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Silicon Valley veteran doing Technical Community Management. Photographer with a strong interest in birds, wildlife and nature who is exploring the Western states and working to tell you the stories of the special places I've found.
Author and Blogger. They are not the same thing. Sports occasionally spoken here, especially hockey. Veteran of Sun, Apple, Palm, HP and now Infoblox, plus some you've never heard of. They didn't kill me, they made me better.
Person with opinions, and not afraid to share them. Debate team in high school and college; bet that's a surprise.
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Monthly Archives: September 2004
Well, Laurie and I have been doing just that for a decade or so (or, more correctly, before there were web sites, it was mailing lists). If you include our use and involvement in various USENET communities and my time on other systems like Delphi and CompuServe, our experience with this goes back about 20 years (sigh. where’s my walker?)
Why do we do it? there are, honestly, days when we ask ourselves that question and don’t have an answer. The turkeys and trolls exact a toll, and some days, you feel it’s just not worth it.
But it is — we get to build things that encourage people to gather, and more specifically, people we enjoy being around. When it works, it’s a lot like an extended party full of people you enjoy being around and talking to. But when the turkeys get under your skin, it’s easy to forget the dozens of good people because of the one or two bad.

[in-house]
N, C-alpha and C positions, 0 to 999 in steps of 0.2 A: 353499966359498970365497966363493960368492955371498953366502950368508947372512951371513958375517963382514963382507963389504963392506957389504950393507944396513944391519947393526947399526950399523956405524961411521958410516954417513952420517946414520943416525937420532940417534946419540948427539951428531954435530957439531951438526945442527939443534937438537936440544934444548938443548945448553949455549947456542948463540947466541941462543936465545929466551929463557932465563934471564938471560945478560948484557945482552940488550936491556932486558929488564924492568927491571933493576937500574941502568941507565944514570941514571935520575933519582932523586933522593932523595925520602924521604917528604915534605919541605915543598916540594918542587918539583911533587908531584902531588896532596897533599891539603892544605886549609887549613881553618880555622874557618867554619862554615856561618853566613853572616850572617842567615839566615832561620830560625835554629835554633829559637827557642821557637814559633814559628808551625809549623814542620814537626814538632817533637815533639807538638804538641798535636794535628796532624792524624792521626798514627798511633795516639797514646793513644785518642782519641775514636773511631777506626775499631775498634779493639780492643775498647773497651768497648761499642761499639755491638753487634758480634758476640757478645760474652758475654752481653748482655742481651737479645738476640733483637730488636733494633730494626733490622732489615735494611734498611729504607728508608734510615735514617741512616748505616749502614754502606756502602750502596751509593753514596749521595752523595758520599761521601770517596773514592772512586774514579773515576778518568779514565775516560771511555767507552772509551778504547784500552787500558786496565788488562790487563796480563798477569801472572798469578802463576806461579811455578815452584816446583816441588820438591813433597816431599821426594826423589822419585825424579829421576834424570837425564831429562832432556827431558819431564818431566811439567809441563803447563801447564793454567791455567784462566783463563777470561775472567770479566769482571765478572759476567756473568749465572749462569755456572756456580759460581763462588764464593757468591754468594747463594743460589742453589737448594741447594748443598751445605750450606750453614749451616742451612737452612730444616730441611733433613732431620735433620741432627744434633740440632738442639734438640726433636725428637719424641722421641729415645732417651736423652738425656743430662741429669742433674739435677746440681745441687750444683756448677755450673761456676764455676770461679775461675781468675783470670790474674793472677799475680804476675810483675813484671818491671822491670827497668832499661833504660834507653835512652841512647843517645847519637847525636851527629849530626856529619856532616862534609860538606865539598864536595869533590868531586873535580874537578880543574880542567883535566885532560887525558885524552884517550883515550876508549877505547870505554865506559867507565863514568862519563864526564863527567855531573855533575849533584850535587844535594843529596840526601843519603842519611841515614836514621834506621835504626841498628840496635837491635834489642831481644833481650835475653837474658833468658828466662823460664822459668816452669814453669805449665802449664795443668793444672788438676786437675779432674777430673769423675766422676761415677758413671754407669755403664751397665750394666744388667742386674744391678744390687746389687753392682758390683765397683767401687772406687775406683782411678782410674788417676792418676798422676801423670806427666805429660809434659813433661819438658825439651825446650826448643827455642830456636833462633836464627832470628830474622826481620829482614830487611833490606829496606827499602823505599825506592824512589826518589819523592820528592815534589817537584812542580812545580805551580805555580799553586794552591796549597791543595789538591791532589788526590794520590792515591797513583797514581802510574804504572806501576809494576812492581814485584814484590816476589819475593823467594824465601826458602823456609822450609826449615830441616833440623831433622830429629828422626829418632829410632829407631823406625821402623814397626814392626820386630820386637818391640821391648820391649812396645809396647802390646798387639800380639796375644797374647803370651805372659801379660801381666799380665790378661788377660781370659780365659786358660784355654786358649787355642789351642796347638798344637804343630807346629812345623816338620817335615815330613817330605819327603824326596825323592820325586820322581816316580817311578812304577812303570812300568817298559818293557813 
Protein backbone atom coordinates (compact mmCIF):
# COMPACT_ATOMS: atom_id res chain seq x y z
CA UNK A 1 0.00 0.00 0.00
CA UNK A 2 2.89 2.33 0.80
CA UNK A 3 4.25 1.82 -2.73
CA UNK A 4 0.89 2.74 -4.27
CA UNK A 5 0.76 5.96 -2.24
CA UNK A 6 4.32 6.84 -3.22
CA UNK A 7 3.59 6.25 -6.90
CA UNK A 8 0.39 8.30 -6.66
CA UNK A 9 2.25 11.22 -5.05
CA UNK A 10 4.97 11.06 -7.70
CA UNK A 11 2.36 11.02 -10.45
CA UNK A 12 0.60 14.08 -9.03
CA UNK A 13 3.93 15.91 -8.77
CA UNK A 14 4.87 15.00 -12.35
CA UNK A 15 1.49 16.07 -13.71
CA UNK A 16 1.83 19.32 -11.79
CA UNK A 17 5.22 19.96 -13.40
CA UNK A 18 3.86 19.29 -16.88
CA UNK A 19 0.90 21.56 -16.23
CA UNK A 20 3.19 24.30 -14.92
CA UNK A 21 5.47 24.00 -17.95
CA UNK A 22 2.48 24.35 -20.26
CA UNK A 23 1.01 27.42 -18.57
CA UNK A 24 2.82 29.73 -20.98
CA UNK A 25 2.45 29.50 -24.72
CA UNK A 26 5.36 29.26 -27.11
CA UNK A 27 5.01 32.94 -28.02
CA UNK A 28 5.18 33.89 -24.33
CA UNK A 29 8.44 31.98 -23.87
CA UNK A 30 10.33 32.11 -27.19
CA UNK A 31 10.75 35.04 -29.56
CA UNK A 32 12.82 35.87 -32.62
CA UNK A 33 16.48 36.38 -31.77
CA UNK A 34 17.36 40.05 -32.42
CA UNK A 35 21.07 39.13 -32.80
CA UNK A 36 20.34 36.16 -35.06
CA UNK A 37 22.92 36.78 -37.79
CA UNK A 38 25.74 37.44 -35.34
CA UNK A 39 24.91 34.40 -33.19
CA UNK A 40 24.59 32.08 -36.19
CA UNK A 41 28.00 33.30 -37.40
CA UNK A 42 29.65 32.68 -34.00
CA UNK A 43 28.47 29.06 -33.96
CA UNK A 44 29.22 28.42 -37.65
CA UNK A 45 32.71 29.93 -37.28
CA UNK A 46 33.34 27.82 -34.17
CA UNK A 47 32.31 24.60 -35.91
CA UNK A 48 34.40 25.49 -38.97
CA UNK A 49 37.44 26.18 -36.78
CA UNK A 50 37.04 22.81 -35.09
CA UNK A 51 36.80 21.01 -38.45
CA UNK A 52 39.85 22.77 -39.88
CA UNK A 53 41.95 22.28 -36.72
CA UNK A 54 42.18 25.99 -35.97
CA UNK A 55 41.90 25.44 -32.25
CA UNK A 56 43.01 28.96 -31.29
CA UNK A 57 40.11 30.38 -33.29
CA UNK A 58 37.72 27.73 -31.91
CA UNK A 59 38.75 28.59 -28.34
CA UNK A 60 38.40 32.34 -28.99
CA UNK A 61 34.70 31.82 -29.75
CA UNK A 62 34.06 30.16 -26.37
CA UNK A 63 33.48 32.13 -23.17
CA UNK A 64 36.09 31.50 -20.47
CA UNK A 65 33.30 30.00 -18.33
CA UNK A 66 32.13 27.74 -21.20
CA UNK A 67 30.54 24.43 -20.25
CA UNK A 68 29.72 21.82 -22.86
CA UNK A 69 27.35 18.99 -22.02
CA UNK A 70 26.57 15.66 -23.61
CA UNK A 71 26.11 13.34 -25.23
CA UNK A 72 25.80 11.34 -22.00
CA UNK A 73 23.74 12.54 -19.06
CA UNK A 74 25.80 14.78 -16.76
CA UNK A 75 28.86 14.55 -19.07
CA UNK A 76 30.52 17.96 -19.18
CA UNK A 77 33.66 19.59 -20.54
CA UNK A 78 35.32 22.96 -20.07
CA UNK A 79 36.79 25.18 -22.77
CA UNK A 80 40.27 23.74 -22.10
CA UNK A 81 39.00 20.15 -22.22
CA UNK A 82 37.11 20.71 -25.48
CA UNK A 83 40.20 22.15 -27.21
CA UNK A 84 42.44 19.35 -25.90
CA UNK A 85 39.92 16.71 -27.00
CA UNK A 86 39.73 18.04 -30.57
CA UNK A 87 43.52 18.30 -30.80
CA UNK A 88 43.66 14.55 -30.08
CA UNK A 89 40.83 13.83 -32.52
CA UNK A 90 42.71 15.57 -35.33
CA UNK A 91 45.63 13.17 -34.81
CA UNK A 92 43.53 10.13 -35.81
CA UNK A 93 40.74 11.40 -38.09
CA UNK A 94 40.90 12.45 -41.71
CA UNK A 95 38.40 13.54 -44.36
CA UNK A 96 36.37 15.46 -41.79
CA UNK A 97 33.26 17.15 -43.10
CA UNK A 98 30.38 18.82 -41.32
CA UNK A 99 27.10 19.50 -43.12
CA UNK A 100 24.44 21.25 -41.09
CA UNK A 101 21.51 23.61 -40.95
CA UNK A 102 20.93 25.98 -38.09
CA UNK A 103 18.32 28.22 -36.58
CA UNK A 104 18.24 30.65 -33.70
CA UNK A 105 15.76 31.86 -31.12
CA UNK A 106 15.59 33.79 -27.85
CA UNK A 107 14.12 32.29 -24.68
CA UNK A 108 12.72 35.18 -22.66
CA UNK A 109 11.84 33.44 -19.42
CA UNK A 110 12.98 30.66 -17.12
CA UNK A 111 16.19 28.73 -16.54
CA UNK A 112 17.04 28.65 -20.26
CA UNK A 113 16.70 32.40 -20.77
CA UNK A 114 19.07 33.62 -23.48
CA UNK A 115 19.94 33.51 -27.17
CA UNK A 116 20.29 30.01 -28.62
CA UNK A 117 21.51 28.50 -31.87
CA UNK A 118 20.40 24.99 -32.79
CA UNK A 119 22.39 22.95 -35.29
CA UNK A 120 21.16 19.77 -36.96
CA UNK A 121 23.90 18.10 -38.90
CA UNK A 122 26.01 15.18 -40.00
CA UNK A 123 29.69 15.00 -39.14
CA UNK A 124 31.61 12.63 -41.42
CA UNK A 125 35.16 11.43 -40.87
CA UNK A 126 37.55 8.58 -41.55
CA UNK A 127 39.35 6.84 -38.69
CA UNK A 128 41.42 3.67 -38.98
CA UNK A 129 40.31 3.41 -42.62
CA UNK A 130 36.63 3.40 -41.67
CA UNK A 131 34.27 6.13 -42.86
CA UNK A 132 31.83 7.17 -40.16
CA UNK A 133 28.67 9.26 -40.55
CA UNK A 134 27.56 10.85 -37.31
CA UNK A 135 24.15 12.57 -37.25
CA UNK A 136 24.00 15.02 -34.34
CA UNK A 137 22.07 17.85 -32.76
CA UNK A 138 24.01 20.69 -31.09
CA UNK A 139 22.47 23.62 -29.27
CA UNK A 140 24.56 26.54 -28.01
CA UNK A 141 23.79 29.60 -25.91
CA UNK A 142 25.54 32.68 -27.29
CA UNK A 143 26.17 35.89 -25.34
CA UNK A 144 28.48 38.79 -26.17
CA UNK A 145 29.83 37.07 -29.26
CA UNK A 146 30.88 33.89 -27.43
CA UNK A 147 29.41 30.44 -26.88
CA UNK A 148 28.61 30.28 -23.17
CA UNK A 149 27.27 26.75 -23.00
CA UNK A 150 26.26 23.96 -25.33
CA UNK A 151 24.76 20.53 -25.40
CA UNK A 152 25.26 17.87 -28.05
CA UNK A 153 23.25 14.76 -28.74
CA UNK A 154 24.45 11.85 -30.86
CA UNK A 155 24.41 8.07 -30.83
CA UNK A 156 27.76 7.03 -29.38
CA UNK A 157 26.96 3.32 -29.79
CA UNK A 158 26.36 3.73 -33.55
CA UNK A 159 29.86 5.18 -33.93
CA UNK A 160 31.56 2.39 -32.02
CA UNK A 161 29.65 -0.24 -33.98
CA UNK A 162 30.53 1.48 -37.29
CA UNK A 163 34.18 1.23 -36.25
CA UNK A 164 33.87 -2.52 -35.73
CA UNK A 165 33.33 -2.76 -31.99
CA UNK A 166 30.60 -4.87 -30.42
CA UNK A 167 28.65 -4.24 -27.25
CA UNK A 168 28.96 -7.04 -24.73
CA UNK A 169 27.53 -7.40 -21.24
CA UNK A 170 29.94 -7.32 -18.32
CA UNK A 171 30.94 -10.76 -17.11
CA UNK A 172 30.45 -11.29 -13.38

There’s a long tradition of this that predates the net — most fan groups have a sub-group that enjoys putting on conventions or conferences. In science fiction fandom, they’re SMOFs (Secret Masters of Fandom), and they actually have their own convention on running conventions.
For me, it’s a rewarding hobby that introduces me to really interesting and fun people, with short interludes of absolute agony. And I think most folks who do this eventually find that the trolls win, because there are always new trolls and you eventually run out of the energy to fight them. Laurie and I have come close, and occasionally “taken vacations” (announced or not) to get our batteries charged up again or regain our perspective on all of this. And as we’ve gotten older and wanted more of this weird thing some folks call “a life”, we’ve backed off on how many things we do, and how many folks we support, to reduce our workload; I think it was a smart move to focus on the groups we felt were most important to us than continue trying to work on all of them when some were simply not getting enough of our time.
But the bottom line is — you do it because you enjoy it, or you’ll do it badly. and doing it badly is worse than not doing it at all, because if you don’t do it, someone else will likely step in and do it instead. And because of that — it’s always my belief that when it stops being fun, you should stop. If it’s useful, someone else with more time and energy will pick up the reins and carry it forward. the world doesn’t begin and end with one person, nor should it.